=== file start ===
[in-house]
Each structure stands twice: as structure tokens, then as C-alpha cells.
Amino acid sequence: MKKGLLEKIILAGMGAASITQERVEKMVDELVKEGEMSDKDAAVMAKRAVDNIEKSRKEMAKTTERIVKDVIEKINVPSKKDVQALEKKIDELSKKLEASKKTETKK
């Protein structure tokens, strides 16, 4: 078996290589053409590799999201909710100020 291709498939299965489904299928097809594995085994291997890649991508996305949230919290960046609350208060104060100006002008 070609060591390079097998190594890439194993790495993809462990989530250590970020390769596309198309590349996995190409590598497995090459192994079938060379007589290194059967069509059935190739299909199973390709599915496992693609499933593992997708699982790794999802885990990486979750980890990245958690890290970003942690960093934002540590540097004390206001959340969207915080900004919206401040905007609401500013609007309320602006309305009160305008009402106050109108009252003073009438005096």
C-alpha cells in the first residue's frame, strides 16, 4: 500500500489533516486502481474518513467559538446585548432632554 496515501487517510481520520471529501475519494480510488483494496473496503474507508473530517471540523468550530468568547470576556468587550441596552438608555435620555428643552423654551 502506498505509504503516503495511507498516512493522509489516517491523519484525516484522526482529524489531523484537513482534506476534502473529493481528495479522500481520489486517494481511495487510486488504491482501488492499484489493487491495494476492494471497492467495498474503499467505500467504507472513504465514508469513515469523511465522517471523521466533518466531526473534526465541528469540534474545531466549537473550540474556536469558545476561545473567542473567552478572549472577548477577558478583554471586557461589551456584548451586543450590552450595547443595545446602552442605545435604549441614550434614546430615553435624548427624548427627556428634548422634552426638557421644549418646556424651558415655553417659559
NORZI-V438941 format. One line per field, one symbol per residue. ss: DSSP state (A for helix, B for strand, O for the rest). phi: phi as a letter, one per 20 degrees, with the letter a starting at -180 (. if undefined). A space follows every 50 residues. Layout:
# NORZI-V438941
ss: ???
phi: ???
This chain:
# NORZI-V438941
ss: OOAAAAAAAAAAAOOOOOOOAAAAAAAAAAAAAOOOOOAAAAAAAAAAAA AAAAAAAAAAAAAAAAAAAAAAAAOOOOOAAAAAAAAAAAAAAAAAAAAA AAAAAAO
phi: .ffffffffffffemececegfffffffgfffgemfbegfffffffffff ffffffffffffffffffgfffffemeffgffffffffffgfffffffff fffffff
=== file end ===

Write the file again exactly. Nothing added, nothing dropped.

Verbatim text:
[in-house]
Each structure stands twice: as structure tokens, then as C-alpha cells.
Amino acid sequence: MKKGLLEKIILAGMGAASITQERVEKMVDELVKEGEMSDKDAAVMAKRAVDNIEKSRKEMAKTTERIVKDVIEKINVPSKKDVQALEKKIDELSKKLEASKKTETKK
């Protein structure tokens, strides 16, 4: 078996290589053409590799999201909710100020 291709498939299965489904299928097809594995085994291997890649991508996305949230919290960046609350208060104060100006002008 070609060591390079097998190594890439194993790495993809462990989530250590970020390769596309198309590349996995190409590598497995090459192994079938060379007589290194059967069509059935190739299909199973390709599915496992693609499933593992997708699982790794999802885990990486979750980890990245958690890290970003942690960093934002540590540097004390206001959340969207915080900004919206401040905007609401500013609007309320602006309305009160305008009402106050109108009252003073009438005096």
C-alpha cells in the first residue's frame, strides 16, 4: 500500500489533516486502481474518513467559538446585548432632554 496515501487517510481520520471529501475519494480510488483494496473496503474507508473530517471540523468550530468568547470576556468587550441596552438608555435620555428643552423654551 502506498505509504503516503495511507498516512493522509489516517491523519484525516484522526482529524489531523484537513482534506476534502473529493481528495479522500481520489486517494481511495487510486488504491482501488492499484489493487491495494476492494471497492467495498474503499467505500467504507472513504465514508469513515469523511465522517471523521466533518466531526473534526465541528469540534474545531466549537473550540474556536469558545476561545473567542473567552478572549472577548477577558478583554471586557461589551456584548451586543450590552450595547443595545446602552442605545435604549441614550434614546430615553435624548427624548427627556428634548422634552426638557421644549418646556424651558415655553417659559
NORZI-V438941 format. One line per field, one symbol per residue. ss: DSSP state (A for helix, B for strand, O for the rest). phi: phi as a letter, one per 20 degrees, with the letter a starting at -180 (. if undefined). A space follows every 50 residues. Layout:
# NORZI-V438941
ss: ???
phi: ???
This chain:
# NORZI-V438941
ss: OOAAAAAAAAAAAOOOOOOOAAAAAAAAAAAAAOOOOOAAAAAAAAAAAA AAAAAAAAAAAAAAAAAAAAAAAAOOOOOAAAAAAAAAAAAAAAAAAAAA AAAAAAO
phi: .ffffffffffffemececegfffffffgfffgemfbegfffffffffff ffffffffffffffffffgfffffemeffgffffffffffgfffffffff fffffff